Between 1944 and 1947 mass production of penicillin dropped the unit price from $20 to less than a half-dollar per dose, thus making the drug universally affordable. In 1950 family doctors wrote some 48 million “scripts” for penicillin and the other antibiotics coming on-stream—representing an estimated 2.2 billion individual pills, or the rough equivalent of a two-week dosing regimen for each of the 157 million men, women and children then living in the United States. That does not include antibiotics given through injection. A 2008 World Health Organization (WHO) review of antibiotic abuse poses that most of those scripts were for illnesses that “were likely viral in origin [for example, the common cold] or where the prescribed antibiotic was not the antibiotic of choice for the agent responsible for the patient's illness.” (To this day, the CDC reports, “almost half of patients with upper-respiratory-tract infections in the U.S. receive antibiotics from their doctor,” even though “90 percent of upper- respiratory infections...are viral.”

Of course, family doctors knew from the outset that prescribing penicillin for colds made about as much sense as putting air in a car's tires when the radiator overheats. But they were developing a wider lens on “healing.” They were giving America peace of mind as it went about its proper business, the business of booming. So they kept right on writing prescriptions, and for almost every health complaint imaginable.

To be continued...

Read Part 2


a/good/lysstener said...

Steve, it's good to see you back. I hope you're able to keep up with this series on a regular basis. It sounds interesting. Like a book, which I have a feeling it was supposed to be. ;-)

We've missed you.

Robert said...

Steve, are you about to suggest that a placebo, or fake penicillin, is better for a viral malady, particularly if it's the kind that usually clears itself up after a day or two? I think that would be better than actual, unnecessary antibiotics.

Steve Salerno said...

I agree, Robert, but give this a chance to unfold, if you would. We've hardly scratched the surface.

Dimension Skipper said...

Not sure how much it may tread on your future installments (which I'm looking forward to) if at all, but Discover Magazine seems to have a thing for outing bad medicine and bad medical practices, stuff most people don't even think to question...

The first artcle is a long 4-pager, the second a very short 1-pager, and the third is available in full only to subscribers (which I'm not), but just the teaser part is alarming enough.

Wonder Drugs That Can Kill
Modern pharmaceutical "breakthroughs" sometimes do more harm than good.
by Jeanne Lenzer (July 2008 issue)

Drug Companies Keep Quiet On Drugs That Don’t Work
by Nina Bai (November 25th, 2008)

The Problem With Medicine: We Don't Know If Most of It Works
Less than half the surgeries, drugs, and tests that doctors recommend have been proved effective.
by Jeanne Lenzer & Shannon Brownlee (November 2010 issue)

If there's any truth to those articles, it's no wonder that alt-med has found such a widely receptive customer base. It's hard to know who to believe.

Dr Benway said...

“almost half of patients with upper-respiratory-tract infections in the U.S. receive antibiotics from their doctor,” even though “90 percent of upper- respiratory infections...are viral.”

The above does not *necessarily* mean that too many prescriptions are being written.

Given that untreated strep infections can lead autoimmune illness and other complications, if the risk to the patient from antibiotics were zero, one would *always* prescribe them, even if only one of a thousand patients had a true bacterial infection.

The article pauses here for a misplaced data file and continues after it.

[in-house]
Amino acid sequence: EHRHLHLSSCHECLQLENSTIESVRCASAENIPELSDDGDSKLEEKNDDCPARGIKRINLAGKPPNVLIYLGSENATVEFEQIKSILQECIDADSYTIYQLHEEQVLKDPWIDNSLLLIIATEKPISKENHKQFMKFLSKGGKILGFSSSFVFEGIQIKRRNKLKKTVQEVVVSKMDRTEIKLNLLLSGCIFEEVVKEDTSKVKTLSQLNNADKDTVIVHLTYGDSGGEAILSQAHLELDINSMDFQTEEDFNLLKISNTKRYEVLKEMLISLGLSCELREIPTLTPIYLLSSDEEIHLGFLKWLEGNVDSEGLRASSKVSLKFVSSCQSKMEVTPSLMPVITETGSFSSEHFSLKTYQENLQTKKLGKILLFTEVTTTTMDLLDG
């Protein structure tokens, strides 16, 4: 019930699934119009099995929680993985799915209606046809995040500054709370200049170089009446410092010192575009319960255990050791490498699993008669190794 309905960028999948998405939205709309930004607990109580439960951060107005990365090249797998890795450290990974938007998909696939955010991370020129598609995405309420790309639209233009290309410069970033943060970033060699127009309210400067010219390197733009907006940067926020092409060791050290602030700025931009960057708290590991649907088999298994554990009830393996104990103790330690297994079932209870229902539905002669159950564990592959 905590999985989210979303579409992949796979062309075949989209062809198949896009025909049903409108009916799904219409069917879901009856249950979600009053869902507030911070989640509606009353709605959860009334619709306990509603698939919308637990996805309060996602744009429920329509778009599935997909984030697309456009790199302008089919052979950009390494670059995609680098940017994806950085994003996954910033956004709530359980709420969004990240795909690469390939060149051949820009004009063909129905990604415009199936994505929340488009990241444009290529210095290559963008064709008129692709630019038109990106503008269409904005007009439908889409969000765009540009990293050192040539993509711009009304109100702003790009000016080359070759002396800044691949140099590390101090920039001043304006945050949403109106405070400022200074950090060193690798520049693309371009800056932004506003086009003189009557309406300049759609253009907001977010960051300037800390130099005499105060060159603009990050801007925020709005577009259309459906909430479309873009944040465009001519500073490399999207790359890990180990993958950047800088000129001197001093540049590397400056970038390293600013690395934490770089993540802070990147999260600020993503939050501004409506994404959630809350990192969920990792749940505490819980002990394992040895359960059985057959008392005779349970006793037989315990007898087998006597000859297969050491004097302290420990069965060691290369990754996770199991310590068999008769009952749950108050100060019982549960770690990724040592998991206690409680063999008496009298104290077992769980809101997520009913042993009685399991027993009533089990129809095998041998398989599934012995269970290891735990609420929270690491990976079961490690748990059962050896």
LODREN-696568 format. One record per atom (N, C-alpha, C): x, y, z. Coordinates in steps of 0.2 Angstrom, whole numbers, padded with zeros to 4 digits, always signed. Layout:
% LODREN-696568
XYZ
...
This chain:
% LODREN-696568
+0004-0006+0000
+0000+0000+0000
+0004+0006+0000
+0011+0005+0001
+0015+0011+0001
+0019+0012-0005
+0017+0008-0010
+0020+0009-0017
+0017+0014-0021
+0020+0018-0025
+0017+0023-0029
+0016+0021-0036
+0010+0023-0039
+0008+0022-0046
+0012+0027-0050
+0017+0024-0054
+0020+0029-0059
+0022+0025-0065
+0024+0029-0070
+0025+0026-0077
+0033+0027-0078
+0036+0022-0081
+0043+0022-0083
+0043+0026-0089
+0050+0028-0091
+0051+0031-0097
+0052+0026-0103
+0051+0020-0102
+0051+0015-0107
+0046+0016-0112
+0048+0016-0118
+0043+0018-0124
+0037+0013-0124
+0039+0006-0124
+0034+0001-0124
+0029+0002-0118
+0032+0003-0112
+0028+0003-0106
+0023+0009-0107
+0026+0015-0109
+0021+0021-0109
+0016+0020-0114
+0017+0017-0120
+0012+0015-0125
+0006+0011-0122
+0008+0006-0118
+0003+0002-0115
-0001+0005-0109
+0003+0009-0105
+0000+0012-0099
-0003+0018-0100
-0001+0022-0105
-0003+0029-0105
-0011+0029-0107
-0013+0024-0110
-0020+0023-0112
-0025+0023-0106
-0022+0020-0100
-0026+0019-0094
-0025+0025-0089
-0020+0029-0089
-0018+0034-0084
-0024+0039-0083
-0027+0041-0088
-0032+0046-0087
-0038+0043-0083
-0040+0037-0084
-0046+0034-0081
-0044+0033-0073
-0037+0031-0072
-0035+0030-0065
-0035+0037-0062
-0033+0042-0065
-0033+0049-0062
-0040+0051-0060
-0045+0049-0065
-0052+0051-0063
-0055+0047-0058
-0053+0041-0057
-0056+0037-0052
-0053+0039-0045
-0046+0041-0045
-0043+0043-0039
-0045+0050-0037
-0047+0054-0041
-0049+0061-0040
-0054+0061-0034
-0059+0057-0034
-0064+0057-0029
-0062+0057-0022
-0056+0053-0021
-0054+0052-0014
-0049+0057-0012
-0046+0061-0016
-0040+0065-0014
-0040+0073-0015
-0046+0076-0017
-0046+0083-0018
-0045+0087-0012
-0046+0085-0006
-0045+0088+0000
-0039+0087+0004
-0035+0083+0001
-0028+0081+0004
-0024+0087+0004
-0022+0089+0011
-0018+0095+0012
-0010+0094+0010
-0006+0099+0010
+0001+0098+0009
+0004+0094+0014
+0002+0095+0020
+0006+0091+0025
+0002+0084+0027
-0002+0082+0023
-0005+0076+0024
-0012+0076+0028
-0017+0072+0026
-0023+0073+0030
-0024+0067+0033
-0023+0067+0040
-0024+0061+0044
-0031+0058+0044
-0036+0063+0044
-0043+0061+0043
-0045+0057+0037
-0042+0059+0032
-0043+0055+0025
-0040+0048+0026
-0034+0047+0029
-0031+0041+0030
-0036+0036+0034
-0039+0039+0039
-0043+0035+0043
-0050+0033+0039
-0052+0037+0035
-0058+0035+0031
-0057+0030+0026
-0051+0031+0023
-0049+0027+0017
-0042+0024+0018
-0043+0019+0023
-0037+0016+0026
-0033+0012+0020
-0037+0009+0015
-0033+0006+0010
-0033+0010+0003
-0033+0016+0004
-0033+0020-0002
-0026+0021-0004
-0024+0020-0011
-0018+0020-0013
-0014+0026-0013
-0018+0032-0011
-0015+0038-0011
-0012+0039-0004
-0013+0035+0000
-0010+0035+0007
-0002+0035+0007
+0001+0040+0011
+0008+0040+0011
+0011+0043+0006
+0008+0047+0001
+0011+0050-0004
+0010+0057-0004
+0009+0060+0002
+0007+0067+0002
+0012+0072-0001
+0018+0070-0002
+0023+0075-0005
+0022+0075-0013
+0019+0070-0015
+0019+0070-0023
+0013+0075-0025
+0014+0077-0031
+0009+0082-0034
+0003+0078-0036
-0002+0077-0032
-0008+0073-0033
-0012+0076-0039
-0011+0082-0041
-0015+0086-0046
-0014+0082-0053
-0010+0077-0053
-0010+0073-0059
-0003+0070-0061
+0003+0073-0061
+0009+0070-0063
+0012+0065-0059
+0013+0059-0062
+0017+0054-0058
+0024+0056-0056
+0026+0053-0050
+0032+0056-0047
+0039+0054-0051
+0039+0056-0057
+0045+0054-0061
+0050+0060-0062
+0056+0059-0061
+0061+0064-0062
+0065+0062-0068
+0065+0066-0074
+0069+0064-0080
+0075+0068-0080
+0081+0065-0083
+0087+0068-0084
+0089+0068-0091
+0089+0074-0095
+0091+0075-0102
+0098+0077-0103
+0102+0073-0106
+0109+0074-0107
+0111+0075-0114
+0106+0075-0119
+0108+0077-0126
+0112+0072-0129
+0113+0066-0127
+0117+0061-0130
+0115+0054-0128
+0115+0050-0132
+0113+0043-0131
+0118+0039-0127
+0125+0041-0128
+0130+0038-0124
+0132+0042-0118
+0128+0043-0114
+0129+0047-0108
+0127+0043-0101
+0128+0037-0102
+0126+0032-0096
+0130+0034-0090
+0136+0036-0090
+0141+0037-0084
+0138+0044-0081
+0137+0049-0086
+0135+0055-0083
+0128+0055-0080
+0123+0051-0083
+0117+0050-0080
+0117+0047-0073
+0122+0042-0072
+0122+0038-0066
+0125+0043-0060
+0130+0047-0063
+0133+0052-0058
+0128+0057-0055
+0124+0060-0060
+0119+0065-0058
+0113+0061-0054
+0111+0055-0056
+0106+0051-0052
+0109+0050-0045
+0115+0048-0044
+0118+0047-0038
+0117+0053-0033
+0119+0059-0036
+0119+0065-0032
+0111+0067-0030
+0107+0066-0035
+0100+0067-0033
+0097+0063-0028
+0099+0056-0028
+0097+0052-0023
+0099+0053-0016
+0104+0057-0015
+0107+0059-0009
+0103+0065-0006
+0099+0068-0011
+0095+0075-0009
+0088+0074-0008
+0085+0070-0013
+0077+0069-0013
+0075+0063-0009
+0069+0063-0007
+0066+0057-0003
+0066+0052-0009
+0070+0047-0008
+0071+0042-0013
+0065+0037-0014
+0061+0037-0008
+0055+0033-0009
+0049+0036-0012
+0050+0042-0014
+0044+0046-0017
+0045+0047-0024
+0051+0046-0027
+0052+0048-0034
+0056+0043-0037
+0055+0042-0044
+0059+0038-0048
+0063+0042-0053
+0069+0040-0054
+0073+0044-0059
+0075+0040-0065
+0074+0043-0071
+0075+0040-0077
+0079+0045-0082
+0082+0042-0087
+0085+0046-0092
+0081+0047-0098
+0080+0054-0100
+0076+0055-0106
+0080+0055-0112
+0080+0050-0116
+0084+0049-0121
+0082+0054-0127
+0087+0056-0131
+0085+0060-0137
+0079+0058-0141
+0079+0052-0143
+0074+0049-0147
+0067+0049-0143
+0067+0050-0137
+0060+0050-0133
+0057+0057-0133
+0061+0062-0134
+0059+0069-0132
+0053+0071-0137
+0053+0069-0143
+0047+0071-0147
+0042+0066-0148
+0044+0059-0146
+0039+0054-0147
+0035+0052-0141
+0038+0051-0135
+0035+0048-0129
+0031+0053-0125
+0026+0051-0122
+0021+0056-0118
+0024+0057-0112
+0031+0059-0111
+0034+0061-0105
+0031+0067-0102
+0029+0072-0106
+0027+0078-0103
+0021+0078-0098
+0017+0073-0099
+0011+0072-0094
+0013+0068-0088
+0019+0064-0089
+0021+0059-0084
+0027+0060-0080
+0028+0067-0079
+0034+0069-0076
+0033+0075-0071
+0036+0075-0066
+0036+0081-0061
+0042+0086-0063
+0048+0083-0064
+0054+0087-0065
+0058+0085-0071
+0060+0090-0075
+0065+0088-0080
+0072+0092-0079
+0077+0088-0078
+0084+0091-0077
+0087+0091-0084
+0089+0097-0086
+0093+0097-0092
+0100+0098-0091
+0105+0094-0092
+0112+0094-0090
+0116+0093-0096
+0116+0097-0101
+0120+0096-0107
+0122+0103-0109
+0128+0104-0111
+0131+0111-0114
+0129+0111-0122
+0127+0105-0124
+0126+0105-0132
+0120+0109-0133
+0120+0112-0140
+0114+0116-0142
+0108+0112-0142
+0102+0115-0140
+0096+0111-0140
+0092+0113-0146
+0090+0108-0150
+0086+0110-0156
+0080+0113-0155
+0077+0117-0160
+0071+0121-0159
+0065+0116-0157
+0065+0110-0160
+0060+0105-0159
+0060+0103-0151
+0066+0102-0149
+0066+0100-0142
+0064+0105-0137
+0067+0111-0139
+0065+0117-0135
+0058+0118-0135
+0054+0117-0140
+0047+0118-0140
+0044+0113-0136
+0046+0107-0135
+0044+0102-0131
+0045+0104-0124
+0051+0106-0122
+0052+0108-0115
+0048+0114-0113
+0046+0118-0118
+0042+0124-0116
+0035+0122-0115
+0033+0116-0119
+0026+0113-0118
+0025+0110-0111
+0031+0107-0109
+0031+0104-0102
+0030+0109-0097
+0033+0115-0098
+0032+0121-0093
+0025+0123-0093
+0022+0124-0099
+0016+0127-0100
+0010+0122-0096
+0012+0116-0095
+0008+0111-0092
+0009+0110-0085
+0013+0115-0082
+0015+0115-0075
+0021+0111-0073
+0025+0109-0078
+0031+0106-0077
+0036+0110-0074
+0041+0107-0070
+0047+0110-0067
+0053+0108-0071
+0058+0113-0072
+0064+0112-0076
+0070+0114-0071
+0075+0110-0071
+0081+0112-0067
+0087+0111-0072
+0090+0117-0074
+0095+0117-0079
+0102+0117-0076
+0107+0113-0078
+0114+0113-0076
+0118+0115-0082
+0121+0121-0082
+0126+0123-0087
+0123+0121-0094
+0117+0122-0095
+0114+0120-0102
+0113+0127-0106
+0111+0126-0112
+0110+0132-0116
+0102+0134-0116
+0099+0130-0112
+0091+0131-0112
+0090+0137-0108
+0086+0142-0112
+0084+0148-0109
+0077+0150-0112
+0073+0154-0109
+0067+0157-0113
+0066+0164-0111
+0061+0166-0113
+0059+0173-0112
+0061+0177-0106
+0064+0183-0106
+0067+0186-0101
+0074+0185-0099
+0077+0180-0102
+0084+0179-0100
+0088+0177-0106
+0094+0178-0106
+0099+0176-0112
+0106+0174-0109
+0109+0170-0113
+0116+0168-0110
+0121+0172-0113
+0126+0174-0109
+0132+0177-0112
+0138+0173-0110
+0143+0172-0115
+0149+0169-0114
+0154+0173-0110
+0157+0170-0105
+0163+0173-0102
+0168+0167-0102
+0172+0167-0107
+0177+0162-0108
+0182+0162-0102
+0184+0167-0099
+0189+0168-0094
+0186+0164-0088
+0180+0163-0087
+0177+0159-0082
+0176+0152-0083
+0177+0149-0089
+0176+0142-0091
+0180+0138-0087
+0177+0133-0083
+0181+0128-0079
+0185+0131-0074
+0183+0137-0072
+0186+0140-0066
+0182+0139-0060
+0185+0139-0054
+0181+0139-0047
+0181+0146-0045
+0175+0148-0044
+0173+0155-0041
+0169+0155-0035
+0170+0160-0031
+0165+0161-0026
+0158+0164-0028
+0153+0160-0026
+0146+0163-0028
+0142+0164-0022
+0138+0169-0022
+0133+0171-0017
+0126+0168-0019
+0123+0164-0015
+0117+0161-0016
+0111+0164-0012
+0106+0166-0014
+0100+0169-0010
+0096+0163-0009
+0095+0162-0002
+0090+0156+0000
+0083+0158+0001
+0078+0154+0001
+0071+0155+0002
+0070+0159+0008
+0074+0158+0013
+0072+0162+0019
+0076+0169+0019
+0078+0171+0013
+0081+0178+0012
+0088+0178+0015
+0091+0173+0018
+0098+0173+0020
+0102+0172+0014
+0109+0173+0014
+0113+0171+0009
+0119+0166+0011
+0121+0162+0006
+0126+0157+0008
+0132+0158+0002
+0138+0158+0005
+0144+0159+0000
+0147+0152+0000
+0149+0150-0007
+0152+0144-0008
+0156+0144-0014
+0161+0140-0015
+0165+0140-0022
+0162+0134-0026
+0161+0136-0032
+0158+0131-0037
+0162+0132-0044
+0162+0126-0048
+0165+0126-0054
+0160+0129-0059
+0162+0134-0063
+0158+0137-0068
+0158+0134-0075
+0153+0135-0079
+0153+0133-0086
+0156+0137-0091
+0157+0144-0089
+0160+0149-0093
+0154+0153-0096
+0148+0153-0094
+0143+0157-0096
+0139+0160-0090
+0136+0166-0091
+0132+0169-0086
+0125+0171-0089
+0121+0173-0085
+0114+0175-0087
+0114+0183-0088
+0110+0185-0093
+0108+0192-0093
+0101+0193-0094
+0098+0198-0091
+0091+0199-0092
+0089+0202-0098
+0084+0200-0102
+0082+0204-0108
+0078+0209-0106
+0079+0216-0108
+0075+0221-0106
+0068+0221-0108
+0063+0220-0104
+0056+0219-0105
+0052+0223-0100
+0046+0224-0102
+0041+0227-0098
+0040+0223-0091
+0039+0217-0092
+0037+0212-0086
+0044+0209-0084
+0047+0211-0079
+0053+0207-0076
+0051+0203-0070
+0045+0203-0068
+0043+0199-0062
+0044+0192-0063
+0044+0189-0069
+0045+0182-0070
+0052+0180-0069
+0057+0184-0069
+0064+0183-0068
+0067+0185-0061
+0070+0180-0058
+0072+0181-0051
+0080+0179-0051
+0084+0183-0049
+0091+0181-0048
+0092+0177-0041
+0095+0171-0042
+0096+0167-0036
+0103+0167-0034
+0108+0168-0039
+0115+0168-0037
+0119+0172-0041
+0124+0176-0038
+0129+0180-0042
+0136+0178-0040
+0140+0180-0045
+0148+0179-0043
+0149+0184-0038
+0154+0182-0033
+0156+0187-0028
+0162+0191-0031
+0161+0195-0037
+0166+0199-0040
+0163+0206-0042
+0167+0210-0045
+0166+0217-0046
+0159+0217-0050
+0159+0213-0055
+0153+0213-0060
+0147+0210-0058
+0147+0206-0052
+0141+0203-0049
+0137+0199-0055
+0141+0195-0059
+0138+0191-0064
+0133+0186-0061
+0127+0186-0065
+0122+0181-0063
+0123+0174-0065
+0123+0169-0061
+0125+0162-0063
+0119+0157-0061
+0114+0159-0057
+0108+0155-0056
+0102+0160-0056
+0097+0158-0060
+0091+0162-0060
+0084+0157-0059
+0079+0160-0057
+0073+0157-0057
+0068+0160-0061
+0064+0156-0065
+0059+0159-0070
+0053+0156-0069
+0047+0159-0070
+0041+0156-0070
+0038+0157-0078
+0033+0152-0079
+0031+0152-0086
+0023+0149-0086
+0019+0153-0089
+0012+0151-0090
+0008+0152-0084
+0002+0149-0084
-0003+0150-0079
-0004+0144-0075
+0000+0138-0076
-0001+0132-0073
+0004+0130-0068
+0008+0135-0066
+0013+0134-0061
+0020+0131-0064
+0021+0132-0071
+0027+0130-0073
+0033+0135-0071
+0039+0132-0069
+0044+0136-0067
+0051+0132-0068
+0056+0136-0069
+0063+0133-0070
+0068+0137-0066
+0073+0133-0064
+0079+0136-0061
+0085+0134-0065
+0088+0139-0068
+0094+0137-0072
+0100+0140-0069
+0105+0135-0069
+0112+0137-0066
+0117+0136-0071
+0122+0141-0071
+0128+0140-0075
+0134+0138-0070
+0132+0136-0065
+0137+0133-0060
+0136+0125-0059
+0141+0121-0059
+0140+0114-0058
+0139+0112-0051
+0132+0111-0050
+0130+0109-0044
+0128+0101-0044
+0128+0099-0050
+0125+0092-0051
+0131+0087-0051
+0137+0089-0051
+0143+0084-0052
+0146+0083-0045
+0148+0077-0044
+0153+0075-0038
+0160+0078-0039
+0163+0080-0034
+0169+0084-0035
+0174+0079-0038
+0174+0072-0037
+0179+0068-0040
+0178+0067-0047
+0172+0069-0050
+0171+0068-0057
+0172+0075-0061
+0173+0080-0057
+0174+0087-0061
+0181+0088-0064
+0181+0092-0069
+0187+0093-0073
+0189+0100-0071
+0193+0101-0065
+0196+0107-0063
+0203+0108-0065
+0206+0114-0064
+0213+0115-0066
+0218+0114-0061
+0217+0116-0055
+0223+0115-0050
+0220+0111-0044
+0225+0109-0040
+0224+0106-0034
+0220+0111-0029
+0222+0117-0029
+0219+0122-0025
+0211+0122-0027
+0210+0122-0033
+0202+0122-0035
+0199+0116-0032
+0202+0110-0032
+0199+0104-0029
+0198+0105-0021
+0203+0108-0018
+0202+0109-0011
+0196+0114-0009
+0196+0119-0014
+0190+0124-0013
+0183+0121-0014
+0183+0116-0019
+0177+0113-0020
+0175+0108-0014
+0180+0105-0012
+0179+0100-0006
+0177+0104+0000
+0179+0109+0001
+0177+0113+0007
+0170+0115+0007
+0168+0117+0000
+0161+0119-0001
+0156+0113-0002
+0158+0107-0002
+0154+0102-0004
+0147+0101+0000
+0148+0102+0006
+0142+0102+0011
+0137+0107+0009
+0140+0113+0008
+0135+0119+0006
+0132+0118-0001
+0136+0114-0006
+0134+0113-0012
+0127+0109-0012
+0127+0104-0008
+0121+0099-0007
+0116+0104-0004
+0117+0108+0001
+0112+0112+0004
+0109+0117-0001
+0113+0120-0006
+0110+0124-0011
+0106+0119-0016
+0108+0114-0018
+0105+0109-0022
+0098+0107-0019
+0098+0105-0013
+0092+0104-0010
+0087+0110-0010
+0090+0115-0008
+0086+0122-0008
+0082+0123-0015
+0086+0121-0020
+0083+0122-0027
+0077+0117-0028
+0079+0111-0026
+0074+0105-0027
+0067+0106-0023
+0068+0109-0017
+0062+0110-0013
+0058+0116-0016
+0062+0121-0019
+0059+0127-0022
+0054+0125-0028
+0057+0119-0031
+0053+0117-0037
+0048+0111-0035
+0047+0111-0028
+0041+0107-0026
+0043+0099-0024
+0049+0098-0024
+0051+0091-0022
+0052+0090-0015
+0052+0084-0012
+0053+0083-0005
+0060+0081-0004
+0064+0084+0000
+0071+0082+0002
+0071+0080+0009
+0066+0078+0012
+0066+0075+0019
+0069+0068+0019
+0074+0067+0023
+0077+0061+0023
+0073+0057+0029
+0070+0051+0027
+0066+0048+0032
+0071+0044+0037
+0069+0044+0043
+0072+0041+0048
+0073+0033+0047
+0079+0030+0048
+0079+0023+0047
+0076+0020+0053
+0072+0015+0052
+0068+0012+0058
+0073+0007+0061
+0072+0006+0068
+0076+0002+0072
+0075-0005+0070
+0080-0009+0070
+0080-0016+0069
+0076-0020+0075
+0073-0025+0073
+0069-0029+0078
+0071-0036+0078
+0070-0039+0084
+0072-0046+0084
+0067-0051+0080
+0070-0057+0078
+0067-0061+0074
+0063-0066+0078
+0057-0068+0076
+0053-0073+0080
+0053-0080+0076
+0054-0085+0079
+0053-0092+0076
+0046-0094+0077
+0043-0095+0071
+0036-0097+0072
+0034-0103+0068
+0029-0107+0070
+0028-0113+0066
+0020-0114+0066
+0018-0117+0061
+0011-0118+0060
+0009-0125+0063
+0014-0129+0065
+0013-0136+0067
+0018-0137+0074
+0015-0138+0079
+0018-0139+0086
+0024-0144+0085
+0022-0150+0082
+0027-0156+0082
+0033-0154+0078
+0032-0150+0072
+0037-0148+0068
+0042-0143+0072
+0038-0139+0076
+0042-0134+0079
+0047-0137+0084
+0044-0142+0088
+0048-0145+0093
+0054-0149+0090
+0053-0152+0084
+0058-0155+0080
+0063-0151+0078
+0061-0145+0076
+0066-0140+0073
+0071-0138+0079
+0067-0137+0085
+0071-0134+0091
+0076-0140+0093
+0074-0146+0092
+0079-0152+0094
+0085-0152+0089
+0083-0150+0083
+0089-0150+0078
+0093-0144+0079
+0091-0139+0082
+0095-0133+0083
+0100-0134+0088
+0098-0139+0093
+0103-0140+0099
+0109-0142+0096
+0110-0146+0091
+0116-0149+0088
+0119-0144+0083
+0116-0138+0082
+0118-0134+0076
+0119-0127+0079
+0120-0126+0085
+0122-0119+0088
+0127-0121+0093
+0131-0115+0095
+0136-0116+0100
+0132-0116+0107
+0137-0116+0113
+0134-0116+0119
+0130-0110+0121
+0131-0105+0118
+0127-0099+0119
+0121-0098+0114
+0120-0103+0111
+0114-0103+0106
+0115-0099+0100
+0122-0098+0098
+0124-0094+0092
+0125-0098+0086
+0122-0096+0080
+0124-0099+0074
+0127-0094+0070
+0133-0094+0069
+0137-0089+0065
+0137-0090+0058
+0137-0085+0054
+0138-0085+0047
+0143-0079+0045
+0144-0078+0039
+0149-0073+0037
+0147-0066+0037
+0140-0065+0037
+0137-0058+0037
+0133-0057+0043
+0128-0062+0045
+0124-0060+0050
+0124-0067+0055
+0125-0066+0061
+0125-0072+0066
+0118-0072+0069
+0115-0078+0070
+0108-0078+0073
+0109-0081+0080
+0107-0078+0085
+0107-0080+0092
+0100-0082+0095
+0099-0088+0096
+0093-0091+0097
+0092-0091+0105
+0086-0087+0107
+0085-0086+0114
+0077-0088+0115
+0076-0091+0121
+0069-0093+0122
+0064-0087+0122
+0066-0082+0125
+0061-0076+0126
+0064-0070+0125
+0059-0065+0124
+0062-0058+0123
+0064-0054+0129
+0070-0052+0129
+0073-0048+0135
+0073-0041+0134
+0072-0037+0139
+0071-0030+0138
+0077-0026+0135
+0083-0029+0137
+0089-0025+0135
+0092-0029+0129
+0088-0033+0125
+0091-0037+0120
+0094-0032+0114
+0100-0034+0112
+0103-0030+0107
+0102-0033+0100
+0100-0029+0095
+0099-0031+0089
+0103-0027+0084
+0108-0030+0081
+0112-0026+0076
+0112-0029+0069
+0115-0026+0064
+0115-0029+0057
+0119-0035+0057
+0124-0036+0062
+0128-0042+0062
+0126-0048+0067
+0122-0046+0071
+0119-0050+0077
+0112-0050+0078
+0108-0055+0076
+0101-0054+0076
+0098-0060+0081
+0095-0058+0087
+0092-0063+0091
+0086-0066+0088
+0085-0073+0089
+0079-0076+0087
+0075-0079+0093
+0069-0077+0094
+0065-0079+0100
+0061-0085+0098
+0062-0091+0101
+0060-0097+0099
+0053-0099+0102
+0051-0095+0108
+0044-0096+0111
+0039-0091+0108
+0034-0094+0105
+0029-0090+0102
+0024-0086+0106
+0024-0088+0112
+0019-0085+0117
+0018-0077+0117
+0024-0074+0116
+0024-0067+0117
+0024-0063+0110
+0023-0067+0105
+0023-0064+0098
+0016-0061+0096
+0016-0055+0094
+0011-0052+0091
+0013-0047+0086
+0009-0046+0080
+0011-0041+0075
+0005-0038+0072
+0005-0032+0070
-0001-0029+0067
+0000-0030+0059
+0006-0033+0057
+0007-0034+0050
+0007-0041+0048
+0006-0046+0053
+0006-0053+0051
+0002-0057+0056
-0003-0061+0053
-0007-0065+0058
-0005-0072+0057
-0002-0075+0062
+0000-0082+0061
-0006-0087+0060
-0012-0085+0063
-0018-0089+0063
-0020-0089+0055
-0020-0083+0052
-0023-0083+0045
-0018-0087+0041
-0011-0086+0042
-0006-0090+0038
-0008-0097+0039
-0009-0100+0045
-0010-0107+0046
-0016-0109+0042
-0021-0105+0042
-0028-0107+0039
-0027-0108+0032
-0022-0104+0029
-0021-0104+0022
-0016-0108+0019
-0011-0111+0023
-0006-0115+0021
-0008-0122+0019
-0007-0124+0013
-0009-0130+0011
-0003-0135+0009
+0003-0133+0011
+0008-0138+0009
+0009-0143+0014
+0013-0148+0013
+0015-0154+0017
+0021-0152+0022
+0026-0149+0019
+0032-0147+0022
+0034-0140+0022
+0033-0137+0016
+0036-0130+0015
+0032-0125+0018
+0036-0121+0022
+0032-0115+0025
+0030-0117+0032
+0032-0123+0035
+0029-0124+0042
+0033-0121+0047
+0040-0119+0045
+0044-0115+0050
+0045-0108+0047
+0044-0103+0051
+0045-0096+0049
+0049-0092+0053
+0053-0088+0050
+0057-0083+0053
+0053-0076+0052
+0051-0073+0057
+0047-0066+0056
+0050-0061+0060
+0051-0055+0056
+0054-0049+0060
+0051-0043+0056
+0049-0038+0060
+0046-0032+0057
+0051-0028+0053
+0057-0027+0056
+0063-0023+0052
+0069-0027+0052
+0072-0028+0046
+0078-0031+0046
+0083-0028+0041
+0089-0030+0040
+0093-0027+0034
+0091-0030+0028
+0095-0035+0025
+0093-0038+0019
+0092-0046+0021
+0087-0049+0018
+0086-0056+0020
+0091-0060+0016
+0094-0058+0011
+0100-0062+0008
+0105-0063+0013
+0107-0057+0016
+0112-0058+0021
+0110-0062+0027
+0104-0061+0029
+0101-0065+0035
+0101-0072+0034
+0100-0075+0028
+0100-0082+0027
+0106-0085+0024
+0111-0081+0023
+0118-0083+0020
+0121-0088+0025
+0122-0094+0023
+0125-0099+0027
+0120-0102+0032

But the risk of antibiotic exposure is greater than zero and so doctors prescribe them a little less than always.

If doctors were to prescribe antibiotics to only 1/10 patients presenting with acute pharyngitis, many patients would suffer strep complications, as the doctors cannot know *which* one of the ten patients is truly in need of the medication.

Things are changing as the rapid strep tests improve. Or so I am told.

In short: reducing uncertainty regarding the diagnosis and uncertainty regarding risks/benefits of the intervention will decrease over-treatment. Other, more political efforts aimed at over-treatment (e.g., making doctors feel like bad people for prescribing something) can have unintended consequences that may take years to sort out.

Dr Benway said...

"it's no wonder that alt-med has found such a widely receptive customer base"

Yes because alt med providers are so much more concerned with evidence than science based doctors.


Rabble rousing against "big pharma" may help to sell vitamins. But it does not bring clarity to medical decision making.

Of course the public are surprised by the level of uncertainty within medical research. But most doctors and scientists are quite used to it. I would point out that we continue to learn a great deal about physiology and pharmacology in spite of the fuzziness of our data sets.

On the other hand, NCCAM has resulted in a total of zero useful interventions for our patients.

Brownlee has no credibility in my book due to her unapologetic anti-vax article in the Atlantic a year or so ago.

Before writing any "what if everything we know about [insert disease] is wrong?" type article, know that I will never forgive a quote from the CCHR or any of its allies. Those guys sometimes have a point. Nonetheless, any fair point will have other voices to support it.

Research is expensive and resources are finite. It's foolish to demand blinded controlled trials of everything. Much that doctors do that has not been directly studied is at least highly plausible.

Voltaire said...

Glad to see you're giving Big Pharma a well deserved scouring; they certainly have made mistakes like Vioxx.

What frustrates me is Alt Med points at problems with Big Pharma and use them to manipulate people into believing that Alt Med is as pure as wind driven snow. And of course we know that Alt Med is indeed as pure as wind driven snow... after it's fallen into a sewer.